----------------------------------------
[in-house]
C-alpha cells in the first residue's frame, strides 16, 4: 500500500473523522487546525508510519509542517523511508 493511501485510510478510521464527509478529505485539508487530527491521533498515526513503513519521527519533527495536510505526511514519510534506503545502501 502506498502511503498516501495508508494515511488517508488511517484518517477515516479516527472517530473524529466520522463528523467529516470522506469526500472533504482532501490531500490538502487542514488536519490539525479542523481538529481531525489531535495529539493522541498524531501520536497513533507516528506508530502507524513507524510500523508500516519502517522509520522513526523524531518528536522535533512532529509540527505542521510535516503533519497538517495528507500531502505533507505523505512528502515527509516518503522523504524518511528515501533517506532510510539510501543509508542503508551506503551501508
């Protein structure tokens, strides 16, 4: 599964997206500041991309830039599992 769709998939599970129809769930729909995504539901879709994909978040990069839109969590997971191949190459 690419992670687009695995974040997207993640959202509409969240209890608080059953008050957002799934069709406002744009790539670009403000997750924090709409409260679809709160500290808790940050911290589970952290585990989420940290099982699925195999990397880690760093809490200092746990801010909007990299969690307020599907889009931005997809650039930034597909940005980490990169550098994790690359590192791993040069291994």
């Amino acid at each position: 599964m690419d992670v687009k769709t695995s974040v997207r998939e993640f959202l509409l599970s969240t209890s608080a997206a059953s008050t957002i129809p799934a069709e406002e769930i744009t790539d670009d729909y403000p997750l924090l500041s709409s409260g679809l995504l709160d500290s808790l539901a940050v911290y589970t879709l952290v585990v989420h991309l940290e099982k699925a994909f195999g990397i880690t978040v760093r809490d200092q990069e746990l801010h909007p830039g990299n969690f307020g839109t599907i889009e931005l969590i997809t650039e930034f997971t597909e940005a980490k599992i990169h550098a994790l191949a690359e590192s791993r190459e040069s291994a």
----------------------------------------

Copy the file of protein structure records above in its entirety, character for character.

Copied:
[in-house]
C-alpha cells in the first residue's frame, strides 16, 4: 500500500473523522487546525508510519509542517523511508 493511501485510510478510521464527509478529505485539508487530527491521533498515526513503513519521527519533527495536510505526511514519510534506503545502501 502506498502511503498516501495508508494515511488517508488511517484518517477515516479516527472517530473524529466520522463528523467529516470522506469526500472533504482532501490531500490538502487542514488536519490539525479542523481538529481531525489531535495529539493522541498524531501520536497513533507516528506508530502507524513507524510500523508500516519502517522509520522513526523524531518528536522535533512532529509540527505542521510535516503533519497538517495528507500531502505533507505523505512528502515527509516518503522523504524518511528515501533517506532510510539510501543509508542503508551506503551501508
């Protein structure tokens, strides 16, 4: 599964997206500041991309830039599992 769709998939599970129809769930729909995504539901879709994909978040990069839109969590997971191949190459 690419992670687009695995974040997207993640959202509409969240209890608080059953008050957002799934069709406002744009790539670009403000997750924090709409409260679809709160500290808790940050911290589970952290585990989420940290099982699925195999990397880690760093809490200092746990801010909007990299969690307020599907889009931005997809650039930034597909940005980490990169550098994790690359590192791993040069291994």
């Amino acid at each position: 599964m690419d992670v687009k769709t695995s974040v997207r998939e993640f959202l509409l599970s969240t209890s608080a997206a059953s008050t957002i129809p799934a069709e406002e769930i744009t790539d670009d729909y403000p997750l924090l500041s709409s409260g679809l995504l709160d500290s808790l539901a940050v911290y589970t879709l952290v585990v989420h991309l940290e099982k699925a994909f195999g990397i880690t978040v760093r809490d200092q990069e746990l801010h909007p830039g990299n969690f307020g839109t599907i889009e931005l969590i997809t650039e930034f997971t597909e940005a980490k599992i990169h550098a994790l191949a690359e590192s791993r190459e040069s291994a």